Catholics in India barred from cathedral after liturgical dispute leads to clashes
Eastern Rite Catholics in celebrated Mass outside of St. Mary’s Cathedral Basilica on Sunday, a week after authorities closed the church due to clashes between worshippers.
The cathedral and mother church of the Syro-Malabar Catholic Church is located in Ernakulam, a district of the city of Kochi in Kerala state. The Syro-Malabar Church has 4.25 million members, more than half of whom are located in Kerala.
A liturgical controversy has been causing tension in the Eastern church, with many congregations resistant to a “unified” liturgy meant to end the various ways of celebrating the Eucharist within the church. Although most of the church has accepted the unified rite, the archdiocese of Ernakulam–Angamaly has been resistant to the change, which stopped the priest from facing the people during the Mass.
In July of last year, Pope Francis wrote the Syro-Malabar Church and asked for it to adopt the unified rite.
On Nov. 27, there were clashes at the cathedral between the two sides, with Archbishop Mar Andrews Thazhath being blocked at the church entrance. The police intervened and dispersed the crowd, and later called on the district administration to close the church until the situation returned to normal. Police have asked the two groups to give assurance there would be no more disturbances and sign an agreement assuring this.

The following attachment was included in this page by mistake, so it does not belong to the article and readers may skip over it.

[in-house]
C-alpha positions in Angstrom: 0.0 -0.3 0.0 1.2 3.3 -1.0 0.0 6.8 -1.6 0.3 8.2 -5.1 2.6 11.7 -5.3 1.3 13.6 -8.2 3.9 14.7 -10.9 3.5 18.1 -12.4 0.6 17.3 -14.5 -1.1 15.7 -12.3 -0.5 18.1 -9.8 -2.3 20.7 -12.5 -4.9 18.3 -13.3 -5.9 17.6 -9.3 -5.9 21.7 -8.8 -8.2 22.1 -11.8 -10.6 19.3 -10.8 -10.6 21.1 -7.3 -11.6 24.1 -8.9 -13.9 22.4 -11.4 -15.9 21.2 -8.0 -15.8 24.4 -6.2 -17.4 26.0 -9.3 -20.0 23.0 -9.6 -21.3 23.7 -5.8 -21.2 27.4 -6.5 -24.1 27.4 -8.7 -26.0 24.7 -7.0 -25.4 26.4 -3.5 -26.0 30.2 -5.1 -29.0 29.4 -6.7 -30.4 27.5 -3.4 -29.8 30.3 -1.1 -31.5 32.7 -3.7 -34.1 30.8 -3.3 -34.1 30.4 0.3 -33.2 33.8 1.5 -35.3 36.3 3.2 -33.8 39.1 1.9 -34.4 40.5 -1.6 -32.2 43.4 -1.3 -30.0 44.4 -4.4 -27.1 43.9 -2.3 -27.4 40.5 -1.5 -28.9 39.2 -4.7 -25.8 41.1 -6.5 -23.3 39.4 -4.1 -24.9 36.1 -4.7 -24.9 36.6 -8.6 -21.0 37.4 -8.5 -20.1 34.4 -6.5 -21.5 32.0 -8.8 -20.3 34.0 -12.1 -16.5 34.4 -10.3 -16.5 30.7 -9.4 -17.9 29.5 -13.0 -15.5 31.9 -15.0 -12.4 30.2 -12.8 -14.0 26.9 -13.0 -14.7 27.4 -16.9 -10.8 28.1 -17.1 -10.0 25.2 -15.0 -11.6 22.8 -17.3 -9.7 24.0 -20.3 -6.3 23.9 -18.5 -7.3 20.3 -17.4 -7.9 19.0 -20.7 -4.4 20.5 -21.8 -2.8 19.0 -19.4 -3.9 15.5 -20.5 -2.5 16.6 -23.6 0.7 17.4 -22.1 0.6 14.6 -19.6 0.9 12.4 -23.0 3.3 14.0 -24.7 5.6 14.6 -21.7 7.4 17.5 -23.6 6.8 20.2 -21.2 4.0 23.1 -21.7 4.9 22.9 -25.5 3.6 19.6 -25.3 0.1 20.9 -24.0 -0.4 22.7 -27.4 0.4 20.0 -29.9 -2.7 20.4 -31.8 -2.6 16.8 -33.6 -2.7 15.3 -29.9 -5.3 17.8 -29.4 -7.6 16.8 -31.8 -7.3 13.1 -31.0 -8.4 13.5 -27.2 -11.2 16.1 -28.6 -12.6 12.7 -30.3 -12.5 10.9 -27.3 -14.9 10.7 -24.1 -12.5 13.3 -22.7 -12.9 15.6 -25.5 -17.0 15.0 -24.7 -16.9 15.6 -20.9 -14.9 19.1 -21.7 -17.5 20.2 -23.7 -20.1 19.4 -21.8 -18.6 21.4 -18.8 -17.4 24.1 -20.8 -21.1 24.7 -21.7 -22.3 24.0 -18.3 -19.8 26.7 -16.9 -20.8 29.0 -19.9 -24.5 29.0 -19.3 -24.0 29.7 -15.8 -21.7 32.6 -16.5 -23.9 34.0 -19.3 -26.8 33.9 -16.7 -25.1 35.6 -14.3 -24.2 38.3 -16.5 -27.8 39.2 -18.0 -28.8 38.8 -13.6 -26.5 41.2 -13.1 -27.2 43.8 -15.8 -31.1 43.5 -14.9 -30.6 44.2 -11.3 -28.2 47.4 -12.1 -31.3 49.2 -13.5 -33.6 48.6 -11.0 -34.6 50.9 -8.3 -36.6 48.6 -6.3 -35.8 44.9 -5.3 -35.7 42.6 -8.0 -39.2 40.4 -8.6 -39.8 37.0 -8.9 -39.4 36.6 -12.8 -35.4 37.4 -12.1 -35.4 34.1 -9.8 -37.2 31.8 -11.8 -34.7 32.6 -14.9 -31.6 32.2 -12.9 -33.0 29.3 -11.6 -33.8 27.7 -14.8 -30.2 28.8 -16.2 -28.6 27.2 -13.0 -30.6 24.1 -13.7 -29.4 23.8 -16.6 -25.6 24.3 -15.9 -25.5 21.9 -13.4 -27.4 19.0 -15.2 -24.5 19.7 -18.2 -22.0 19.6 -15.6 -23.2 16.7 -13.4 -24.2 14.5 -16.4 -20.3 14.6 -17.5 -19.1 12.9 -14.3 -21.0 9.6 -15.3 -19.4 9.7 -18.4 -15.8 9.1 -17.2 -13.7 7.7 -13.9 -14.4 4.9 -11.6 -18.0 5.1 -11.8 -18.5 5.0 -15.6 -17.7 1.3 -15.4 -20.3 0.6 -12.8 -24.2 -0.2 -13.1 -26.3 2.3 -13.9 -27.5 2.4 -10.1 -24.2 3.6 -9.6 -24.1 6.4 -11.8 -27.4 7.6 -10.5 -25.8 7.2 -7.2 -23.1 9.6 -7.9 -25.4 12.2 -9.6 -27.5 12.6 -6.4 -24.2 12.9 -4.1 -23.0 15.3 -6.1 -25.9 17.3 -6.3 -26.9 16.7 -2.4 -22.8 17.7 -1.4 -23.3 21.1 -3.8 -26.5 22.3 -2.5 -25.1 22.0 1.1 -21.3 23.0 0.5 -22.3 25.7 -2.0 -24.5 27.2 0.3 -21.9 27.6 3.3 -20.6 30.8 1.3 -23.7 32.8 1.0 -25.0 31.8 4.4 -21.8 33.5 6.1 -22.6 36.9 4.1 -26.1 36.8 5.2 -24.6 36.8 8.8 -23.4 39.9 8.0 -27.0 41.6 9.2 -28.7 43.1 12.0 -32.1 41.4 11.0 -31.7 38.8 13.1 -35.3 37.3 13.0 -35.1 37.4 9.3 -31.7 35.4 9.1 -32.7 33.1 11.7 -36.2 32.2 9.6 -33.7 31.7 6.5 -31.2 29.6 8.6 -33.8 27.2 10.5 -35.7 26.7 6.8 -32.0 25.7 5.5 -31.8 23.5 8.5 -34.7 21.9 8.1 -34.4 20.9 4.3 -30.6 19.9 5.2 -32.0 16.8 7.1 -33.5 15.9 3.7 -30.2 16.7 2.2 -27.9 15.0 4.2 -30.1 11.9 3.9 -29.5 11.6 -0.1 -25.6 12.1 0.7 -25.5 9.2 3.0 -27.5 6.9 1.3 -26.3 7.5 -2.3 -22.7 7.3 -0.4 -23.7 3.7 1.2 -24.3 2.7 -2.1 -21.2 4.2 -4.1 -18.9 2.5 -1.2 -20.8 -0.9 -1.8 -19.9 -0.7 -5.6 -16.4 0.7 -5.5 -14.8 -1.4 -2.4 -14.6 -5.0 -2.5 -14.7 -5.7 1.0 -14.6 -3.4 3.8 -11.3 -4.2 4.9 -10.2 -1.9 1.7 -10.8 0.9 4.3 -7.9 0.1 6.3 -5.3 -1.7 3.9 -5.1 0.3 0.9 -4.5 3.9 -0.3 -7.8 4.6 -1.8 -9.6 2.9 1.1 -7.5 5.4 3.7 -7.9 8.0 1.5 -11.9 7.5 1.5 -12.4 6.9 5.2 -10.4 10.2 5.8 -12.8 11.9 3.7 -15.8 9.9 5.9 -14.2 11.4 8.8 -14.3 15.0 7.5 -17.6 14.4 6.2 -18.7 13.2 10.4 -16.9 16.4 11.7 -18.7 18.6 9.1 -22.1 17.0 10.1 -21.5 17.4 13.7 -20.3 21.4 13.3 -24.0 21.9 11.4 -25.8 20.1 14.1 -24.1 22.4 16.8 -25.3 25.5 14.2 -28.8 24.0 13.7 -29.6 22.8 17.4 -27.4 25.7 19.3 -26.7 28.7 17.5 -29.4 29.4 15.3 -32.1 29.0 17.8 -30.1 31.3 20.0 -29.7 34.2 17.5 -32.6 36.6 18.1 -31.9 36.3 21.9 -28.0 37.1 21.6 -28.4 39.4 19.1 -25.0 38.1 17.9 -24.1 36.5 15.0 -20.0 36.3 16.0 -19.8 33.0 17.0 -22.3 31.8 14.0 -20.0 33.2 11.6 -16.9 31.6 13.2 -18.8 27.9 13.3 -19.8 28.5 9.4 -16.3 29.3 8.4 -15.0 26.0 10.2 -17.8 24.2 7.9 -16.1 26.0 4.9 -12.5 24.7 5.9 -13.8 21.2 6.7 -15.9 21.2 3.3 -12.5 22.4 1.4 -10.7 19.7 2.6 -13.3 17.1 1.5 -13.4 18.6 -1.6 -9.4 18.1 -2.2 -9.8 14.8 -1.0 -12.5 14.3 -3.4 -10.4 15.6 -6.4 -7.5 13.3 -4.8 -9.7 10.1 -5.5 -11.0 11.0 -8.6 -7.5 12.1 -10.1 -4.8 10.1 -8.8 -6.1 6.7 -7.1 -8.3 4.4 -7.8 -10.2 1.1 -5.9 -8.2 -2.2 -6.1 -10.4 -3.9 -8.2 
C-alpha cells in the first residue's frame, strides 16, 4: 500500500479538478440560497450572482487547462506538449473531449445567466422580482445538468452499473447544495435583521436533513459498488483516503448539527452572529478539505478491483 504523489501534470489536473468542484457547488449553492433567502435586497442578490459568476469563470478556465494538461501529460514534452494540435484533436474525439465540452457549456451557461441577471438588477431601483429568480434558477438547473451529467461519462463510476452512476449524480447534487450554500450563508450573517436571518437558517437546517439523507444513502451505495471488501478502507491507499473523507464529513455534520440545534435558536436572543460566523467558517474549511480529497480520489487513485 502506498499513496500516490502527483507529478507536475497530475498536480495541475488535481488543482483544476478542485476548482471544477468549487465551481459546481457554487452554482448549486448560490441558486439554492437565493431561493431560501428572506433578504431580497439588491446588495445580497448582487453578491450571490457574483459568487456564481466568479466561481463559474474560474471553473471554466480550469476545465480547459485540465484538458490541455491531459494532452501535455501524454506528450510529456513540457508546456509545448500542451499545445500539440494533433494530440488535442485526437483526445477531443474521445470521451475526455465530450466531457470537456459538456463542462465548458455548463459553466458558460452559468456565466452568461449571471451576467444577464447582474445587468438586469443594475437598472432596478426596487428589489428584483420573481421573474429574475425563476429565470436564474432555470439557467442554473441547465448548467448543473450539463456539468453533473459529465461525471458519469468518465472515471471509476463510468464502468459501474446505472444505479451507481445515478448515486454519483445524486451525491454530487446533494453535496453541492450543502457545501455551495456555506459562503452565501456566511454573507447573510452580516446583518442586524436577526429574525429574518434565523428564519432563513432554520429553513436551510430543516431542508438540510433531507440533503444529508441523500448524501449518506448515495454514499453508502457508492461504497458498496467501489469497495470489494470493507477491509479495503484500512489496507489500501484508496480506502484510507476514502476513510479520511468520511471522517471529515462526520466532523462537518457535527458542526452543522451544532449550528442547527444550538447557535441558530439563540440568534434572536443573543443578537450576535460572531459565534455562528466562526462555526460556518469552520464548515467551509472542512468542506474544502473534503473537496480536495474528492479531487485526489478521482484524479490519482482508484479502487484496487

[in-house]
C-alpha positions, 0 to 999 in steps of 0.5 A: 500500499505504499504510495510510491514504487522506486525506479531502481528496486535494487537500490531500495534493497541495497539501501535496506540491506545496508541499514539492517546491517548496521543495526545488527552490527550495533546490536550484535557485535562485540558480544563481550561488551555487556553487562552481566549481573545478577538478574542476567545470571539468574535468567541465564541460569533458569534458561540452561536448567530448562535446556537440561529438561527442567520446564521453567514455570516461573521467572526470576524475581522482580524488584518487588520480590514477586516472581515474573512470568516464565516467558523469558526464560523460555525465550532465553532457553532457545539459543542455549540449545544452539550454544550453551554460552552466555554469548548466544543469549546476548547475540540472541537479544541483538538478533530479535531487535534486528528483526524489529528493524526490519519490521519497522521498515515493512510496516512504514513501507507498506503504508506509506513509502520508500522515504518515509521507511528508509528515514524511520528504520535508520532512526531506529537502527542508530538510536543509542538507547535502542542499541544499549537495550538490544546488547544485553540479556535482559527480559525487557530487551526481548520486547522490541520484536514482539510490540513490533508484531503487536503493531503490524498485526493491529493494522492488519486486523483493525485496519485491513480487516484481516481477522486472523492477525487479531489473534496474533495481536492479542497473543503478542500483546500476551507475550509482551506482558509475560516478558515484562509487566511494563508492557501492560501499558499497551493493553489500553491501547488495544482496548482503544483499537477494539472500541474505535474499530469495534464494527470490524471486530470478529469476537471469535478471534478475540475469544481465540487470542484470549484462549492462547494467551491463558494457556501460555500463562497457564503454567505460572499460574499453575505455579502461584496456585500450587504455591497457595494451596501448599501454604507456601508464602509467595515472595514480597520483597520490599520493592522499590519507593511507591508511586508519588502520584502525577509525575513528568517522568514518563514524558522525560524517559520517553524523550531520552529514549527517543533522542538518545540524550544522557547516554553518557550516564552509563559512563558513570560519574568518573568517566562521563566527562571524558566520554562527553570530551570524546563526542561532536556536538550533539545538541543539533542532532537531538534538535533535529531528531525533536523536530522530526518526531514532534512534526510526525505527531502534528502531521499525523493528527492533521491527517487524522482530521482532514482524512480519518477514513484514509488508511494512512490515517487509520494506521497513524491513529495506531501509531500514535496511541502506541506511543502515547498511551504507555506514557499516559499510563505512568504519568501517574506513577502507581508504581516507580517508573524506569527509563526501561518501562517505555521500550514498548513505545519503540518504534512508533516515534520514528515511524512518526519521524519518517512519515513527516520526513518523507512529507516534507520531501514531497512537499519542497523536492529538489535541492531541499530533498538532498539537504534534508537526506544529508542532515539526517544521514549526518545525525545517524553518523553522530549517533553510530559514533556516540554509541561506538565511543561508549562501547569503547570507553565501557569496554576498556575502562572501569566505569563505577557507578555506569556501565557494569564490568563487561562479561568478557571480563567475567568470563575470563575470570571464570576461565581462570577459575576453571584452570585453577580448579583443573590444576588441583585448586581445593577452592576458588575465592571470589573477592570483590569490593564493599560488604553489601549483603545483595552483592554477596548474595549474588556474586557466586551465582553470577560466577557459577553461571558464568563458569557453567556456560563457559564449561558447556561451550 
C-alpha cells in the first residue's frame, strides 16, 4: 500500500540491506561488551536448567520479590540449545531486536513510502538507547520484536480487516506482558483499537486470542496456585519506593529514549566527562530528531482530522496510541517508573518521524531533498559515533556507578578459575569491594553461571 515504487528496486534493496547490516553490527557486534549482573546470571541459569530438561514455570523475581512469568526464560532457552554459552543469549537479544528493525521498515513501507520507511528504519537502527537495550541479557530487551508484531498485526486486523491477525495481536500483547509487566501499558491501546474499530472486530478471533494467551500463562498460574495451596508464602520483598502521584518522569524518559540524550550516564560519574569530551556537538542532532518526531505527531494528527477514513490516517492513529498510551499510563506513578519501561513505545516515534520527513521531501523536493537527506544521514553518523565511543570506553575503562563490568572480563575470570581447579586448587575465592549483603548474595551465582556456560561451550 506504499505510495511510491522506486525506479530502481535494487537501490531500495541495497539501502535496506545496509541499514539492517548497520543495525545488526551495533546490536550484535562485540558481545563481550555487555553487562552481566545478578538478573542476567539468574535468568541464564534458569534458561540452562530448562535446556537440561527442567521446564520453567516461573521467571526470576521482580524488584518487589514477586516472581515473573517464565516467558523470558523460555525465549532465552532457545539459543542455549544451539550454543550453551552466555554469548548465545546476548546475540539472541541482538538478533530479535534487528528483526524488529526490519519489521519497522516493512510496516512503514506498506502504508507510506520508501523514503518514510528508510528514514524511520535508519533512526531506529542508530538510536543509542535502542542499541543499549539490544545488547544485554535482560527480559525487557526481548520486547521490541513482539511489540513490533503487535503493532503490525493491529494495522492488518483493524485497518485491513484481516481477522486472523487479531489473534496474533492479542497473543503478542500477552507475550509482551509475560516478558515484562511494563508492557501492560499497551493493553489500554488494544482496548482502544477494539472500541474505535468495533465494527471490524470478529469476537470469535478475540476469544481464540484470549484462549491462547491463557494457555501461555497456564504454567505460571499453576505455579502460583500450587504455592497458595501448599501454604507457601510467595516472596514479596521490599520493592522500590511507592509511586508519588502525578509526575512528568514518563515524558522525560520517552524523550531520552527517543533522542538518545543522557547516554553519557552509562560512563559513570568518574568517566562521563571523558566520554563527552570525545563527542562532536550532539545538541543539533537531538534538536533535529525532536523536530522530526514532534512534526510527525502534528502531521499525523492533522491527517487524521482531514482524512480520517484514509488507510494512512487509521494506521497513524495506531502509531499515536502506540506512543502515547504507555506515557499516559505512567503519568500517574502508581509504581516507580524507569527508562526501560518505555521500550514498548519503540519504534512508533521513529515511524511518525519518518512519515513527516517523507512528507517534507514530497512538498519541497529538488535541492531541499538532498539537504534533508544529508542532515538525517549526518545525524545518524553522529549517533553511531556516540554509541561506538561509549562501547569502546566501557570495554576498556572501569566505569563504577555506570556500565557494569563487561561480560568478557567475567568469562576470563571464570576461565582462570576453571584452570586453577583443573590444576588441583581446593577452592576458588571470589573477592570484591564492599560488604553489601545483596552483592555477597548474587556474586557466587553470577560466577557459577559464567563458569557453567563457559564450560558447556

On Dec. 4, the faithful lined the street in front of the cathedral, while a priest celebrated Mass alone inside. The cleric then brought communion to the faithful outside.
“It is extremely painful that the St. Mary’s Basilica is closed because conflicts between two factions based on the liturgical problem created by the Syro-Malabar Synod in Ernakulam-Angamlay Archdiocese,” said Father Paul Thelakat, the former spokesman of the Syro-Malabar Synod.
“The priests and people of the archdiocese of Ernakulam- Angamaly are asking only to be allowed to follow a ritual practice which they were in the habit of doing for years. They are not opposing any matter of faith or morals of the Church; they are simply asking a different way than what the Synod has decided without any consultation. This they are doing to impose uniformity,” the priest told Crux.
Pope Francis appointed Thazhath administrator of the Ernakulam-Angamaly Archdiocese July 30, with a mandate to settle the liturgical dispute caused by the stiff opposition to the decision of the synod to have uniformity in the celebration of Mass.
The resistance to Thazhath took a turn Sept. 30 when he ordered all the priests to celebrate the synod-approved Mass immediately.
Most priests publicly defied the order and continued to celebrate Mass facing the people. More than 450 institutions, including 328 parishes and subparishes, have refused to follow the apostolic administrator’s orders.